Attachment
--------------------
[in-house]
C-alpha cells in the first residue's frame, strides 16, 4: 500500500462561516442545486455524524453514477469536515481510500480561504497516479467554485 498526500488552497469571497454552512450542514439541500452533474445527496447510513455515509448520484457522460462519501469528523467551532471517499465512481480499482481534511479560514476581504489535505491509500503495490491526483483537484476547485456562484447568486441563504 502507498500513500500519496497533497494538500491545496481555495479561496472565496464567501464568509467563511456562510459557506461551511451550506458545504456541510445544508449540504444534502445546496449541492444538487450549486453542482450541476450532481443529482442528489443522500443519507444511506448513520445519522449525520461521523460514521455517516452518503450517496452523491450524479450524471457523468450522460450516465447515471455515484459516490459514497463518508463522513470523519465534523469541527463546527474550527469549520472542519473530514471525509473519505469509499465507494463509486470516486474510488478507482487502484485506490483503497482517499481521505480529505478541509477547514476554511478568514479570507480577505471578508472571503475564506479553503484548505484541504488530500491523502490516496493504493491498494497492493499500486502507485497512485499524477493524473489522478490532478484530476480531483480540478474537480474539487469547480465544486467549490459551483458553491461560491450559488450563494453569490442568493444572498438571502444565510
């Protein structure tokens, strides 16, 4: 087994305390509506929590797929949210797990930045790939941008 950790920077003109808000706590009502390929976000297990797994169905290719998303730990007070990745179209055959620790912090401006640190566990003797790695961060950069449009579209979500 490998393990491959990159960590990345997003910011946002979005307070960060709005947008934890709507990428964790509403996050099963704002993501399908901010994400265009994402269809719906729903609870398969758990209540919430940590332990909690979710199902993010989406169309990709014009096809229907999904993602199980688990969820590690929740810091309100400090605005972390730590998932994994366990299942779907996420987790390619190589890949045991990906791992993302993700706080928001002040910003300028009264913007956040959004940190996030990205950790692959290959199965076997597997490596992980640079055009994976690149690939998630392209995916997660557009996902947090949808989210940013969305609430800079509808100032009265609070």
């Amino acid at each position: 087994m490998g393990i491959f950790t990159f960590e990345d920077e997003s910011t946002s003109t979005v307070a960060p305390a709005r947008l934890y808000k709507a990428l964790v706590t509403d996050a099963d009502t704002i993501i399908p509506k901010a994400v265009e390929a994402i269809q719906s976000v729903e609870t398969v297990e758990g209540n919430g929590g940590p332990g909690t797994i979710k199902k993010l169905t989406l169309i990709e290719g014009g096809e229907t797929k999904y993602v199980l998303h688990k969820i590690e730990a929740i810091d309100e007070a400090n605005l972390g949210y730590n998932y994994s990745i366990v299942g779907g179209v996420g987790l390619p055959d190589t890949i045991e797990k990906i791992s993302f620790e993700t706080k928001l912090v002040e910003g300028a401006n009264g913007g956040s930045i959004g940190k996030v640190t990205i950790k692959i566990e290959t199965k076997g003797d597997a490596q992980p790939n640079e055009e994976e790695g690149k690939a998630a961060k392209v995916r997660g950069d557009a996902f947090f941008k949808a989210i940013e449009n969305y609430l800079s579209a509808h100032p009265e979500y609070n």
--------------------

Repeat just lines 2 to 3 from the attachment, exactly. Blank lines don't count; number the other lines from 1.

C-alpha cells in the first residue's frame, strides 16, 4: 500500500462561516442545486455524524453514477469536515481510500480561504497516479467554485 498526500488552497469571497454552512450542514439541500452533474445527496447510513455515509448520484457522460462519501469528523467551532471517499465512481480499482481534511479560514476581504489535505491509500503495490491526483483537484476547485456562484447568486441563504 502507498500513500500519496497533497494538500491545496481555495479561496472565496464567501464568509467563511456562510459557506461551511451550506458545504456541510445544508449540504444534502445546496449541492444538487450549486453542482450541476450532481443529482442528489443522500443519507444511506448513520445519522449525520461521523460514521455517516452518503450517496452523491450524479450524471457523468450522460450516465447515471455515484459516490459514497463518508463522513470523519465534523469541527463546527474550527469549520472542519473530514471525509473519505469509499465507494463509486470516486474510488478507482487502484485506490483503497482517499481521505480529505478541509477547514476554511478568514479570507480577505471578508472571503475564506479553503484548505484541504488530500491523502490516496493504493491498494497492493499500486502507485497512485499524477493524473489522478490532478484530476480531483480540478474537480474539487469547480465544486467549490459551483458553491461560491450559488450563494453569490442568493444572498438571502444565510
């Protein structure tokens, strides 16, 4: 087994305390509506929590797929949210797990930045790939941008 950790920077003109808000706590009502390929976000297990797994169905290719998303730990007070990745179209055959620790912090401006640190566990003797790695961060950069449009579209979500 490998393990491959990159960590990345997003910011946002979005307070960060709005947008934890709507990428964790509403996050099963704002993501399908901010994400265009994402269809719906729903609870398969758990209540919430940590332990909690979710199902993010989406169309990709014009096809229907999904993602199980688990969820590690929740810091309100400090605005972390730590998932994994366990299942779907996420987790390619190589890949045991990906791992993302993700706080928001002040910003300028009264913007956040959004940190996030990205950790692959290959199965076997597997490596992980640079055009994976690149690939998630392209995916997660557009996902947090949808989210940013969305609430800079509808100032009265609070």